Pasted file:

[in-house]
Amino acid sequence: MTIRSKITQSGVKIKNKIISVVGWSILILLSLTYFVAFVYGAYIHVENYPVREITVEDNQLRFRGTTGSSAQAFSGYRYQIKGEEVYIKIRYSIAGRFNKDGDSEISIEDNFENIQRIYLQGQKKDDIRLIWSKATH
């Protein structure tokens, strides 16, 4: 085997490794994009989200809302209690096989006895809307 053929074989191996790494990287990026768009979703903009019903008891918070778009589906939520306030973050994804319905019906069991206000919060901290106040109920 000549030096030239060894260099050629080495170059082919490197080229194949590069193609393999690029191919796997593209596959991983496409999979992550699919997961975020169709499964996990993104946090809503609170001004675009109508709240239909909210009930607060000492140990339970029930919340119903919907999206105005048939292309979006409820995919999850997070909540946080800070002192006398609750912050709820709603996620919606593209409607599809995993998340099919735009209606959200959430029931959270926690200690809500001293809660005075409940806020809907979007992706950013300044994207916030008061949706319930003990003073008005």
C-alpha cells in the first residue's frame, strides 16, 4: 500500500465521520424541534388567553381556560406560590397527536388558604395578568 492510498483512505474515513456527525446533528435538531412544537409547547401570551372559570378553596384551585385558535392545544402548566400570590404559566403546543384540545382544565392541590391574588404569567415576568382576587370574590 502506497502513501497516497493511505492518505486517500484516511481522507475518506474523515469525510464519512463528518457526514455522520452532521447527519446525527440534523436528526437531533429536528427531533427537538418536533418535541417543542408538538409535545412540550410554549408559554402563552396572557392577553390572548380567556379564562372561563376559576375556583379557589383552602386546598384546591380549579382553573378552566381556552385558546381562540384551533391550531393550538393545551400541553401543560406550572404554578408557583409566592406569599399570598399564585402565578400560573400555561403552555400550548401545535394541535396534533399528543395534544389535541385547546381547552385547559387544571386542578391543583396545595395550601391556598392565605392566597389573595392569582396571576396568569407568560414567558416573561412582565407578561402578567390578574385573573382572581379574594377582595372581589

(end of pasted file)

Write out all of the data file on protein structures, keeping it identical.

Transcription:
[in-house]
Amino acid sequence: MTIRSKITQSGVKIKNKIISVVGWSILILLSLTYFVAFVYGAYIHVENYPVREITVEDNQLRFRGTTGSSAQAFSGYRYQIKGEEVYIKIRYSIAGRFNKDGDSEISIEDNFENIQRIYLQGQKKDDIRLIWSKATH
């Protein structure tokens, strides 16, 4: 085997490794994009989200809302209690096989006895809307 053929074989191996790494990287990026768009979703903009019903008891918070778009589906939520306030973050994804319905019906069991206000919060901290106040109920 000549030096030239060894260099050629080495170059082919490197080229194949590069193609393999690029191919796997593209596959991983496409999979992550699919997961975020169709499964996990993104946090809503609170001004675009109508709240239909909210009930607060000492140990339970029930919340119903919907999206105005048939292309979006409820995919999850997070909540946080800070002192006398609750912050709820709603996620919606593209409607599809995993998340099919735009209606959200959430029931959270926690200690809500001293809660005075409940806020809907979007992706950013300044994207916030008061949706319930003990003073008005």
C-alpha cells in the first residue's frame, strides 16, 4: 500500500465521520424541534388567553381556560406560590397527536388558604395578568 492510498483512505474515513456527525446533528435538531412544537409547547401570551372559570378553596384551585385558535392545544402548566400570590404559566403546543384540545382544565392541590391574588404569567415576568382576587370574590 502506497502513501497516497493511505492518505486517500484516511481522507475518506474523515469525510464519512463528518457526514455522520452532521447527519446525527440534523436528526437531533429536528427531533427537538418536533418535541417543542408538538409535545412540550410554549408559554402563552396572557392577553390572548380567556379564562372561563376559576375556583379557589383552602386546598384546591380549579382553573378552566381556552385558546381562540384551533391550531393550538393545551400541553401543560406550572404554578408557583409566592406569599399570598399564585402565578400560573400555561403552555400550548401545535394541535396534533399528543395534544389535541385547546381547552385547559387544571386542578391543583396545595395550601391556598392565605392566597389573595392569582396571576396568569407568560414567558416573561412582565407578561402578567390578574385573573382572581379574594377582595372581589